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The Comlongon Tragedy






Simon Carruthers was born in 1517, son of Simon 9th of Mouswald and his wife Katherine, daughter of William Lord Carlile. In Apr 1531, Simon succeeded his father as 10th of Mouswald. In 1538 he married Agnes, daughter of Cuthbert Murray of Cockpool. In about 1540, his eldest daughter Janet was born and on 30 Nov 1541 a second daughter Marion was born. In 1544, Simon married Mariota, sister of John Johnstone of that Ilk. In the same year, Simon got a new free barony of Mouswald from the Crown. It included parts of the older Carruthers barony with various additional lands. The date of the instrument of sasine was 12 Jan 1514/15.


Simon died after 12 Jun 1548 and before 13 Aug 1548 probably in a Border raid by the "Thevis of the Marche" (Lord Herries). On 13 Aug 1548, Queen Mary granted Sir James Douglas of Drumlanrig ward and marriage of Simon's two daughters. For this privilege, he had to pay 3000 pounds cash to secure their inheritance and he had to support and maintain them until they reached marriageable age. In return, of course, he intended to marry them to men sworn to him and thus secure their inheritance for himself.


On 21 Mar 1557, the uncle of the two girls Charles Murray of Cockpool and his brothers Archibald and Cuthbert wrote to the Lords of the Counsel stating that the two girls were now past the age of 14 and lodging a protest against Sir James Douglas of Drumlanrig. The protest states that he has kept both Janet and Marion in "subjectioun and thraldome" and will not permit them freedom to go about and visit their friends and deal with their affairs. The Lords demanded that Douglas bring the girls to Edinburgh and show the Counsel whether they were kept in "thraldome" or not and so the Counsel could see to it that they were set at liberty.


In 1560, the elder sister, Janet, reached mature age. Sir James told her that since her lands lay so near the Border, they had been laid waste and she and her sister would get no profit from them. He therefore proposed that she marry Thomas Roreson of Bardannock and Drumlanrig would give her a dowry (or tocher) of 1000 marks and "other considerations." Janet, seeing the way things were and that Drumlanrig was determined to acquire the lands, meekly accepted the proposal and on 14 Mar 1560/61, Janet signed her lands over to Sir James Douglas of Drumlanrig.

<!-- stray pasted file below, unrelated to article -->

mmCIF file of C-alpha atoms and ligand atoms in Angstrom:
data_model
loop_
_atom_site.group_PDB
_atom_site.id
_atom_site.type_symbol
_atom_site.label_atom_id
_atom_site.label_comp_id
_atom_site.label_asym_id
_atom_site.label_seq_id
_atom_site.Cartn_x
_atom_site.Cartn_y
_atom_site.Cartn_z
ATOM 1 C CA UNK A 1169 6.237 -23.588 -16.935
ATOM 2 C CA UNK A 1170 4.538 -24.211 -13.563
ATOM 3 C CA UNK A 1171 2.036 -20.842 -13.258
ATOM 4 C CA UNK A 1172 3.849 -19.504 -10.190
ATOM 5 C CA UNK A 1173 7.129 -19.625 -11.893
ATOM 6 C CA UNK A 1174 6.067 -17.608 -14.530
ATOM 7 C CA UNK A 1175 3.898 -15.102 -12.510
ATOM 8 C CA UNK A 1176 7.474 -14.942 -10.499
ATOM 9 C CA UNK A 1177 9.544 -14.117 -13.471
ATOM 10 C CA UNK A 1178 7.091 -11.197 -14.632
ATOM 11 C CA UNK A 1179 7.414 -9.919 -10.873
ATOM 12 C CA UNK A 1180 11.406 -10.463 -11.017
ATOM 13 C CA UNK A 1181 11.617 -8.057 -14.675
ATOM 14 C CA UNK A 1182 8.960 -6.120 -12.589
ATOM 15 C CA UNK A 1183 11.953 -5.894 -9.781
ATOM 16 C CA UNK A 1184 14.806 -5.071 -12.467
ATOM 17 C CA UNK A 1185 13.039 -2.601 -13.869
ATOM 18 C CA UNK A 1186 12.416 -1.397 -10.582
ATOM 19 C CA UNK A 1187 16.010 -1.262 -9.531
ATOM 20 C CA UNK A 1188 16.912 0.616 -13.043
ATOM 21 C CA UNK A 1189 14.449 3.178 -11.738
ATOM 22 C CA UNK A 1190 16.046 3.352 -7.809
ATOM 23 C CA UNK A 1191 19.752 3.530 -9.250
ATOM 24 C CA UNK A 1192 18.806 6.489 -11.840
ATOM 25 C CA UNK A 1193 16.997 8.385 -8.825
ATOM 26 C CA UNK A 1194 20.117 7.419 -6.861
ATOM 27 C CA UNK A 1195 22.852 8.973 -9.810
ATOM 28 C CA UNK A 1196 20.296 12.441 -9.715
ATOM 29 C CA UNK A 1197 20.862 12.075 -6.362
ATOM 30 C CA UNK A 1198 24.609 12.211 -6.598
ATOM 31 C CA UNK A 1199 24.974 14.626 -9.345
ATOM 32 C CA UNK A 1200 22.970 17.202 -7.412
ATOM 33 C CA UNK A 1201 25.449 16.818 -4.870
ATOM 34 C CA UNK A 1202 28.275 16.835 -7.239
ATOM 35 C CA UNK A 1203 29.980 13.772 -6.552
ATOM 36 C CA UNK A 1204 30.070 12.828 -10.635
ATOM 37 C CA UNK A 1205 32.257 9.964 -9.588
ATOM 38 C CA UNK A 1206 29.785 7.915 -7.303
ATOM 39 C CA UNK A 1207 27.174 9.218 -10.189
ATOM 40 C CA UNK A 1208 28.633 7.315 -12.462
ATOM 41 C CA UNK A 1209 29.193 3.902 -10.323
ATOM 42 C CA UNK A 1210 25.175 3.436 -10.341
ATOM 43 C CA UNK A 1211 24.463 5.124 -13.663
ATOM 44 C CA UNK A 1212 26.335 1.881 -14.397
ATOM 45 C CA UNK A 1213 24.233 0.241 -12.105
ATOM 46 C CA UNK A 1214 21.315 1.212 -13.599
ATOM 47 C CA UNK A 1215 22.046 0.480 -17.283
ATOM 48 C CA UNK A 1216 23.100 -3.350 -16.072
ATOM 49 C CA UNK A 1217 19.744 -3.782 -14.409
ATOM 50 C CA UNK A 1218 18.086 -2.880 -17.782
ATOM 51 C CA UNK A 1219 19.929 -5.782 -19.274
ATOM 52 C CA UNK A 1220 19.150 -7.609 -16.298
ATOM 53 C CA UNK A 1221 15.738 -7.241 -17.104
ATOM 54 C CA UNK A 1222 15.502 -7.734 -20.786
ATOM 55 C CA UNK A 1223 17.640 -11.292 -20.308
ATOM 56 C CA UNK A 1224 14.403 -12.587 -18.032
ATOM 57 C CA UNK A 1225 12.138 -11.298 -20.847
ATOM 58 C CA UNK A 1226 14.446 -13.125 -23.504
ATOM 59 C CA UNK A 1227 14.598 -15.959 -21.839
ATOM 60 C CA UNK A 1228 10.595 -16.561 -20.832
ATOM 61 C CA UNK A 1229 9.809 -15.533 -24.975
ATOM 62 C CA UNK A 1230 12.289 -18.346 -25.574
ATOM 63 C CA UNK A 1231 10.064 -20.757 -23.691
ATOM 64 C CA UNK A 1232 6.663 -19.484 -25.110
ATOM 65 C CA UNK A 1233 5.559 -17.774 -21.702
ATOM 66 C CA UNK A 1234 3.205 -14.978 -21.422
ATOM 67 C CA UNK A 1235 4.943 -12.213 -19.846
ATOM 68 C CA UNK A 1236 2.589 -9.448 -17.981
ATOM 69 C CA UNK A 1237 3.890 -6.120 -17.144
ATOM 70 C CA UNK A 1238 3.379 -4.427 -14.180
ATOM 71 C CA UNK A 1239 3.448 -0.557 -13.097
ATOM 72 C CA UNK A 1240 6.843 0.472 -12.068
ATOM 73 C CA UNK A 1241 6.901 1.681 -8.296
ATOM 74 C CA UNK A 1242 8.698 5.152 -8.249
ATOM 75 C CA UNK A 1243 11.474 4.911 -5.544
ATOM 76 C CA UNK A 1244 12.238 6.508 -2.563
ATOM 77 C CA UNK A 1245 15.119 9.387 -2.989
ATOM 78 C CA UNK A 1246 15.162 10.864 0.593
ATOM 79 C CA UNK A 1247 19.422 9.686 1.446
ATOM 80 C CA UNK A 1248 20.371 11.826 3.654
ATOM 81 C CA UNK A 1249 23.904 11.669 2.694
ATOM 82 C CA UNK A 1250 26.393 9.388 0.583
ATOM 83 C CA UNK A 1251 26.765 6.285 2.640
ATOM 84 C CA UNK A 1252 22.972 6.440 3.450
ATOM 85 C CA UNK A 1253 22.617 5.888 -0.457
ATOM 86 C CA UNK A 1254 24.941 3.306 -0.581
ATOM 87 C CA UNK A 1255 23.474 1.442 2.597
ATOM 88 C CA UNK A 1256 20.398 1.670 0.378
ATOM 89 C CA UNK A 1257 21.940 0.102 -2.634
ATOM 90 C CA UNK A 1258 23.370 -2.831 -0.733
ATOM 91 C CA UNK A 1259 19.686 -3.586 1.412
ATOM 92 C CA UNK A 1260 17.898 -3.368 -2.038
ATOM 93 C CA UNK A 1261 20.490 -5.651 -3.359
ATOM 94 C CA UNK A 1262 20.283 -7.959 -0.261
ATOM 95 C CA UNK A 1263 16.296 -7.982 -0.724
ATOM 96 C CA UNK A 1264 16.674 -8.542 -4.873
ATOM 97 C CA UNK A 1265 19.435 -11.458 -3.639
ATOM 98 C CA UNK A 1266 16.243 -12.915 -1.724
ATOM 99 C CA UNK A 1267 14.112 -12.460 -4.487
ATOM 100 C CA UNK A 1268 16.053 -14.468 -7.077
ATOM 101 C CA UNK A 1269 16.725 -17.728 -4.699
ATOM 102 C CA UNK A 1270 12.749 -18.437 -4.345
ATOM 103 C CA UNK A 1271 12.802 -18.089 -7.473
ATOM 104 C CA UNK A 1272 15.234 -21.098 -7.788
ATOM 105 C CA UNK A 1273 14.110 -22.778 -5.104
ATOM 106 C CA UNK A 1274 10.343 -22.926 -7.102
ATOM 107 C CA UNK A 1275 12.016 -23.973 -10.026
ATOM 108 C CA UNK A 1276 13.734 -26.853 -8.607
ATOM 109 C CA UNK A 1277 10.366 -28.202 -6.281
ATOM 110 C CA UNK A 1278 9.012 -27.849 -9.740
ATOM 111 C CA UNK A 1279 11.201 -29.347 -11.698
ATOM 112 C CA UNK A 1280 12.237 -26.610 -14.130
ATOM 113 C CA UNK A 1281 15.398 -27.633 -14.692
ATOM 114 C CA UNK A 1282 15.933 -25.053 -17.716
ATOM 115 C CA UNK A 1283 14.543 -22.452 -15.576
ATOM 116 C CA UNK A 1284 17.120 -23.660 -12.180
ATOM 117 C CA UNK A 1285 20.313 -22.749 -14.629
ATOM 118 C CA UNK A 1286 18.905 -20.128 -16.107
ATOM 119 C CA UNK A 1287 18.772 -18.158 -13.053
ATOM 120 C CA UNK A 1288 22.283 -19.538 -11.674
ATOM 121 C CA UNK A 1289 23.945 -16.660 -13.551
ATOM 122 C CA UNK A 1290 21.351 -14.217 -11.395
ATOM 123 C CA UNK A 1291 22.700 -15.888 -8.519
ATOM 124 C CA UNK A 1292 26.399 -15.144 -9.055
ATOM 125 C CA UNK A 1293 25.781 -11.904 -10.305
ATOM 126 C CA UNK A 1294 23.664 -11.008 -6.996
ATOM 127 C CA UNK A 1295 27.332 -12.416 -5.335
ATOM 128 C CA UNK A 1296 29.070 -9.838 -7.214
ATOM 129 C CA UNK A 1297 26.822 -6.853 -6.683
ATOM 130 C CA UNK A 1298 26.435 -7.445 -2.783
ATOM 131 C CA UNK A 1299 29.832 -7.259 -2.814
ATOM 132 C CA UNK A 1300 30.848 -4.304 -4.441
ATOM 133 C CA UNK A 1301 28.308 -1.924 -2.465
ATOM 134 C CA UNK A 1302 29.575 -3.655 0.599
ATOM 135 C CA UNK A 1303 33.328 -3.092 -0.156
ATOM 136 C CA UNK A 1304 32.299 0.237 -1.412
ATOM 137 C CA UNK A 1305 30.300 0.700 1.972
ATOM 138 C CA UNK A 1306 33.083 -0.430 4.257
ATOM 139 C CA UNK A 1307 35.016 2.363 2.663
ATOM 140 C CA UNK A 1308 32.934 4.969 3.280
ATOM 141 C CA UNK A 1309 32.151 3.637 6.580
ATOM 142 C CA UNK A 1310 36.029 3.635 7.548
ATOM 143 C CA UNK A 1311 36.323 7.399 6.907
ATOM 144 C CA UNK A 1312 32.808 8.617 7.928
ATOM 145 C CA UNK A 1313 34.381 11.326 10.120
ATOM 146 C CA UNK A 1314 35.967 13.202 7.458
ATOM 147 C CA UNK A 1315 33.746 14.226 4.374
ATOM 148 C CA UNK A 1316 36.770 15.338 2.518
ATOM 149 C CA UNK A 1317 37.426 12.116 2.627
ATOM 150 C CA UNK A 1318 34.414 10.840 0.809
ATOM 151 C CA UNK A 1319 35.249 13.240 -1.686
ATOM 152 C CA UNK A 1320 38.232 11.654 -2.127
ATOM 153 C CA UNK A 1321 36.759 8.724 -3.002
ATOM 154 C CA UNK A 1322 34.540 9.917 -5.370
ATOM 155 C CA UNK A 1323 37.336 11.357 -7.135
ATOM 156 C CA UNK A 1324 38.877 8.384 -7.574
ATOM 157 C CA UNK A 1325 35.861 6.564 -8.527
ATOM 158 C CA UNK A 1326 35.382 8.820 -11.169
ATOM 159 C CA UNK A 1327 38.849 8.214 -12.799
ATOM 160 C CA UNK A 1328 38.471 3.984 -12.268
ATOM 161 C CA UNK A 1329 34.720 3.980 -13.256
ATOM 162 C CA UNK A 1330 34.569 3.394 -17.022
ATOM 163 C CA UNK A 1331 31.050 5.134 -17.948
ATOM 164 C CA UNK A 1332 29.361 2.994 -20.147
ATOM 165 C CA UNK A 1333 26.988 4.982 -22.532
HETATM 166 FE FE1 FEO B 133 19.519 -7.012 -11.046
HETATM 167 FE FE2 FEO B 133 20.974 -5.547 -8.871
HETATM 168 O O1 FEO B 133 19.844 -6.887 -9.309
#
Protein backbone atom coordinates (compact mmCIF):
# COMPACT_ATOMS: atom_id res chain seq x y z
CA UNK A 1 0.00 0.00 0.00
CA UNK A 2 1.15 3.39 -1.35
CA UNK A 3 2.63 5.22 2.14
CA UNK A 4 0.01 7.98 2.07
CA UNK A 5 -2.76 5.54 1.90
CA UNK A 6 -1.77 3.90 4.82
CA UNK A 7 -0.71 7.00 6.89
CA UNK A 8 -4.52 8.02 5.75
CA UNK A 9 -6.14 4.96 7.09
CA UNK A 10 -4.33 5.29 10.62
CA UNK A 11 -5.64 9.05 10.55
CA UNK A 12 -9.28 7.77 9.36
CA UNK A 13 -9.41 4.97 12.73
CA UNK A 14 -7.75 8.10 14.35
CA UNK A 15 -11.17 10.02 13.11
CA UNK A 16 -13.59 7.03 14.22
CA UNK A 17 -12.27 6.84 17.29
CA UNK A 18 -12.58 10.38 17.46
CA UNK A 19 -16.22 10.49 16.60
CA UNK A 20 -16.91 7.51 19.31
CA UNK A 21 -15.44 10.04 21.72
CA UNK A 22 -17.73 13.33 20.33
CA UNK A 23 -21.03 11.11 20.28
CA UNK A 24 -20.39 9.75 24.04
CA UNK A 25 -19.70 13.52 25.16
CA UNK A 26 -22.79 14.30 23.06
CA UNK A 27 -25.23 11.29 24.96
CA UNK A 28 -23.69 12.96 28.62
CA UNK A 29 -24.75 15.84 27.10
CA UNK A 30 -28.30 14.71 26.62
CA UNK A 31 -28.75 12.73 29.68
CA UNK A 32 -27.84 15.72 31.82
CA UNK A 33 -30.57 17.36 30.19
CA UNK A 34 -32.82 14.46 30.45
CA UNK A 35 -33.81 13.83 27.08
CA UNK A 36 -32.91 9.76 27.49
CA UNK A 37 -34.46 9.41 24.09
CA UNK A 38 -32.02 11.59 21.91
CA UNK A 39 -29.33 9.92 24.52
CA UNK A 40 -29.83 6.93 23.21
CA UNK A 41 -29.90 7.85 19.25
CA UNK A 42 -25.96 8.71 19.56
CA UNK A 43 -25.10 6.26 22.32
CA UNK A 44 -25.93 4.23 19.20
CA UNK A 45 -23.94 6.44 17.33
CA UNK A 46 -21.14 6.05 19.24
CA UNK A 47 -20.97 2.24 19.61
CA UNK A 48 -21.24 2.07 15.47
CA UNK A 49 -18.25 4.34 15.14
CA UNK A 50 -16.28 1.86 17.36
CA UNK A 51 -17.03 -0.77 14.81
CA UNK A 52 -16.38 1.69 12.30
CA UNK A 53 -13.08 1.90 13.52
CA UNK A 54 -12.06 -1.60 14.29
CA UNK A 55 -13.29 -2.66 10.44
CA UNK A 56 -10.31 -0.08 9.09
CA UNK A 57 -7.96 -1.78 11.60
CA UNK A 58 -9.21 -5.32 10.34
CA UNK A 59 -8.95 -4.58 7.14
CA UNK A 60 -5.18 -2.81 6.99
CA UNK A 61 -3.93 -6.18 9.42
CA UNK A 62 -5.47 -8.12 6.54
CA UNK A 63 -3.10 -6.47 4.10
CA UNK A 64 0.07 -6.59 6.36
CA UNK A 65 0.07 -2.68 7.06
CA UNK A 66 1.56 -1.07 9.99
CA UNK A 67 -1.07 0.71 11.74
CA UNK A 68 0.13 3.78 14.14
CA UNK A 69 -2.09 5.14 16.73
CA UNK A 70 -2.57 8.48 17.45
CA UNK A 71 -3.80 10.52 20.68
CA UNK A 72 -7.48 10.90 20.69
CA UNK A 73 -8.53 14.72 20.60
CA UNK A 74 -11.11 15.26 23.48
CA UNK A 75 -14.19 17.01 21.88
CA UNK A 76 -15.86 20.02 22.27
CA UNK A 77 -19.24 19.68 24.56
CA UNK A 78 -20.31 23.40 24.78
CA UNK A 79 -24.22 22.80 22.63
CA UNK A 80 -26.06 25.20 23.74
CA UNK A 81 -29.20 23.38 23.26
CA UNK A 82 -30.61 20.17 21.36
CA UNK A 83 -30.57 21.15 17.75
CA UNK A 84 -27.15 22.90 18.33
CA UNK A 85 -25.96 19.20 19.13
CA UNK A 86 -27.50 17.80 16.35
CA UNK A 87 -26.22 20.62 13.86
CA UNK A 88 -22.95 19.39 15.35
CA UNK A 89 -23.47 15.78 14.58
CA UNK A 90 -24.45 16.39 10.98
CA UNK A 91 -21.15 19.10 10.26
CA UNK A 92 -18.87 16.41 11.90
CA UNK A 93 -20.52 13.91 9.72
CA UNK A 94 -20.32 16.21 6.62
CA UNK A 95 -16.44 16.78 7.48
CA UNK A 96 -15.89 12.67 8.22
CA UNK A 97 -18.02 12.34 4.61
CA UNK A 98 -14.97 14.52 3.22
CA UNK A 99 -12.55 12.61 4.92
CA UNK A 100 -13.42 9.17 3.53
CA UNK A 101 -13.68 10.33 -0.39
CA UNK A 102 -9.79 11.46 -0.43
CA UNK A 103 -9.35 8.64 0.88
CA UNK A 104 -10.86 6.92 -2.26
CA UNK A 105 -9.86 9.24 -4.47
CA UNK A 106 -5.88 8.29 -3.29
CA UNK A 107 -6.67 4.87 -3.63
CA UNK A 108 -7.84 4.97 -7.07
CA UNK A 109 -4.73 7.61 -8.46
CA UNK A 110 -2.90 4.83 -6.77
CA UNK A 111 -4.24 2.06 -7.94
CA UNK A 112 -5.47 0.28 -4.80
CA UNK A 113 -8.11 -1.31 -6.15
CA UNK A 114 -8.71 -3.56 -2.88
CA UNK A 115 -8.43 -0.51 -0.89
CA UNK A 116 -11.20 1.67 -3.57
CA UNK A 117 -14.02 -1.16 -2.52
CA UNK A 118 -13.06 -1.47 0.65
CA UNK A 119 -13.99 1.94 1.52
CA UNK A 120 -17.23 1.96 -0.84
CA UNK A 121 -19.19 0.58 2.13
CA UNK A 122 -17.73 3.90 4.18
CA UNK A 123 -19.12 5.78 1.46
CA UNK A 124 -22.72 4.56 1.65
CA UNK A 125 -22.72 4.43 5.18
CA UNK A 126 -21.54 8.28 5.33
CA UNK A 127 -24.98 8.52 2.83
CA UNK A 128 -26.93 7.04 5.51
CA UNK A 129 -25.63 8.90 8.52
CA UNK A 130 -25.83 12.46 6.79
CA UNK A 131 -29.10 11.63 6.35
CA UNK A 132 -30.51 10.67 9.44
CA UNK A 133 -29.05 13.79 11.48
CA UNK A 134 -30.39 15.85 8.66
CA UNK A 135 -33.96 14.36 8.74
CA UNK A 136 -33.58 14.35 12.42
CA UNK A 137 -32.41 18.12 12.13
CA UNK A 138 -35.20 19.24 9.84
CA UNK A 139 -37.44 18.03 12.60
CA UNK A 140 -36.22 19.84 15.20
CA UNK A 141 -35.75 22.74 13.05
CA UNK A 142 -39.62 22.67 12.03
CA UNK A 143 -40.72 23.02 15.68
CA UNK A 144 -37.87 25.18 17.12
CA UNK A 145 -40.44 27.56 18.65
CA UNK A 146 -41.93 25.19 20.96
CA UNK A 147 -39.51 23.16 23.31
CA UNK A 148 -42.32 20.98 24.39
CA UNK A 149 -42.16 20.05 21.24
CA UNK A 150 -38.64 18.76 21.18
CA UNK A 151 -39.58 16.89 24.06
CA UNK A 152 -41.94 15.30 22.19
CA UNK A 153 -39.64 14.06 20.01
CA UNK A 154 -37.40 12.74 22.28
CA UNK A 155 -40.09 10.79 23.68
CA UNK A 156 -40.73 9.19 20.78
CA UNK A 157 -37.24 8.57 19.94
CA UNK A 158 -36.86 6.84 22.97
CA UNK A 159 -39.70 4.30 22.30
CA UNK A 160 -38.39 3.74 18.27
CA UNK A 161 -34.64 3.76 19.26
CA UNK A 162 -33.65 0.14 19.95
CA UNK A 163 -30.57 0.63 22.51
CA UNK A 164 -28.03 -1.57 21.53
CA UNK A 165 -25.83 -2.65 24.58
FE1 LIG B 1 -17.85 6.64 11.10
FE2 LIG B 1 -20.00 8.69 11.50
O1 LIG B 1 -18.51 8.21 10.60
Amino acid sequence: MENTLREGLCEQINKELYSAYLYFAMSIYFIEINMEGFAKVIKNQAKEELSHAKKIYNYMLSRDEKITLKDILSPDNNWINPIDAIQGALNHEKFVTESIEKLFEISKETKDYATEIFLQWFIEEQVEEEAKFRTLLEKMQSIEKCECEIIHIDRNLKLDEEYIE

Shortly thereafter, Marion came of age. She was informed by Sir James that she would marry John M'MATH, younger of Dalpedder and would receive the same settlement as was given to her sister. Marion, however, didn't have her sister's meek nature. She informed Sir James that she would choose her own husband and would dispose of her lands as she saw fit.


Drumlanrig kept Marion in close confines, to prevent her marrying someone who would support her opposition to Drumlanrig. On 28 Jan 1562/63, Marion appeared before Queen Mary and the Privy Council with her uncle Charles MURRAY of Cockpool. Drumlanrig insisted that if she appeared, she must be unmarried and in full possession of her lands. At this time she was living with the Chancellor, Lord Morton. On 30 Jan 1562/63, Drumlanrig went to Marion and insisted that she comply with his arrangements.

On 1 Feb 1562/63, John, Lord Borthwick appeared with Marion before the Queen and Council and said that since she was his friend and kinswoman, he would take her into his care for the next 40 days. She had to pledge not to leave him and go anywhere else under penalty of 2000 pounds and, under like penalty, not to leave his house AT ALL without notice to the Privy Council.


Later in 1563, Marion had to post bond (supplied by Thomas Borthwick of Pryncardo and Michael Borthwick of Glengelt) not to marry a traitor or a "broken man."

On 11 May 1564, at Comlongon Castle, Marion conveyed her lands to her uncle, Charles Murrayof Cockpool. The deed was confirmed by Queen Mary on 24 Jun 1564. Sir James DOUGLAS of Drumlanrig challenged the deed on the grounds that his rights of ward and marriage made such a document illegal. Her sister Janet and her husband sided with Drumlanrig. The Queen agreed and rescinded confirmation of the deed.

On about 16 Feb 1564/65 or 25 Sep 1568, Marion Carrithers supposedly committed suicide by throwing herself from the top of the tower of Comlongon Castle. There has been a question as to whether she jumped or whether an adherent of Drumlanrig's pushed her to her death. It is easy to reason either way. She had been frustrated at every turn in trying to get free of Drumlanrig. Her cousin James Murray later married Drumlanrig's granddaughter. Perhaps she became depressed enough to jump. However, there is also the very real possibility that the powerful Drumlanrig hired someone to make sure that Marion ceased to be a thorn in his side. However she died, she was adjudged a suicide (a neat political answer) and as such her lands were turned over to the Crown. The Crown then on 17 Oct 1570 deeded them to Sir William Douglas of Hawick, son of Sir James Douglas of Drumlanrig.


However it happened, the story goes, that grass refuses to grow on the spot where she landed and that Marion Carrithers continues to walk in Comlongon Castle. (And she still hates the name of Sir James Douglas of Drumlanrig and gets very irritated if anything pertaining to him is brought into the Castle.)



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Last modified: Friday, 17 May 2024